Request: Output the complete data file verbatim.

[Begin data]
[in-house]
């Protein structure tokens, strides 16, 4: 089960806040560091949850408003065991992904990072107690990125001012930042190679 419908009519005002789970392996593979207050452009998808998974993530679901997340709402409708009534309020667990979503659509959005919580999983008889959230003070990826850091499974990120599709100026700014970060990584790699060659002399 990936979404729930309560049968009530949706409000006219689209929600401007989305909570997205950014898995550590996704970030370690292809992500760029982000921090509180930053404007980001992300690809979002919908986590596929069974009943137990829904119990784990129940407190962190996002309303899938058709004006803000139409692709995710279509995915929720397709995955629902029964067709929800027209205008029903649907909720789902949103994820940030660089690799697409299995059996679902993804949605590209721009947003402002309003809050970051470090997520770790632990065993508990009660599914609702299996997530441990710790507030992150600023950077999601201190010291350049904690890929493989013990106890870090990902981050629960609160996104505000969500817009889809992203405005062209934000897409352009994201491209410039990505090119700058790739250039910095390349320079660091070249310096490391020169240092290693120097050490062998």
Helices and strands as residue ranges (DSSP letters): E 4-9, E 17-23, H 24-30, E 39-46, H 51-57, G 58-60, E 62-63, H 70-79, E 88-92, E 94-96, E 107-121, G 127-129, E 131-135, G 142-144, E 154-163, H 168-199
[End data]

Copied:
[in-house]
């Protein structure tokens, strides 16, 4: 089960806040560091949850408003065991992904990072107690990125001012930042190679 419908009519005002789970392996593979207050452009998808998974993530679901997340709402409708009534309020667990979503659509959005919580999983008889959230003070990826850091499974990120599709100026700014970060990584790699060659002399 990936979404729930309560049968009530949706409000006219689209929600401007989305909570997205950014898995550590996704970030370690292809992500760029982000921090509180930053404007980001992300690809979002919908986590596929069974009943137990829904119990784990129940407190962190996002309303899938058709004006803000139409692709995710279509995915929720397709995955629902029964067709929800027209205008029903649907909720789902949103994820940030660089690799697409299995059996679902993804949605590209721009947003402002309003809050970051470090997520770790632990065993508990009660599914609702299996997530441990710790507030992150600023950077999601201190010291350049904690890929493989013990106890870090990902981050629960609160996104505000969500817009889809992203405005062209934000897409352009994201491209410039990505090119700058790739250039910095390349320079660091070249310096490391020169240092290693120097050490062998």
Helices and strands as residue ranges (DSSP letters): E 4-9, E 17-23, H 24-30, E 39-46, H 51-57, G 58-60, E 62-63, H 70-79, E 88-92, E 94-96, E 107-121, G 127-129, E 131-135, G 142-144, E 154-163, H 168-199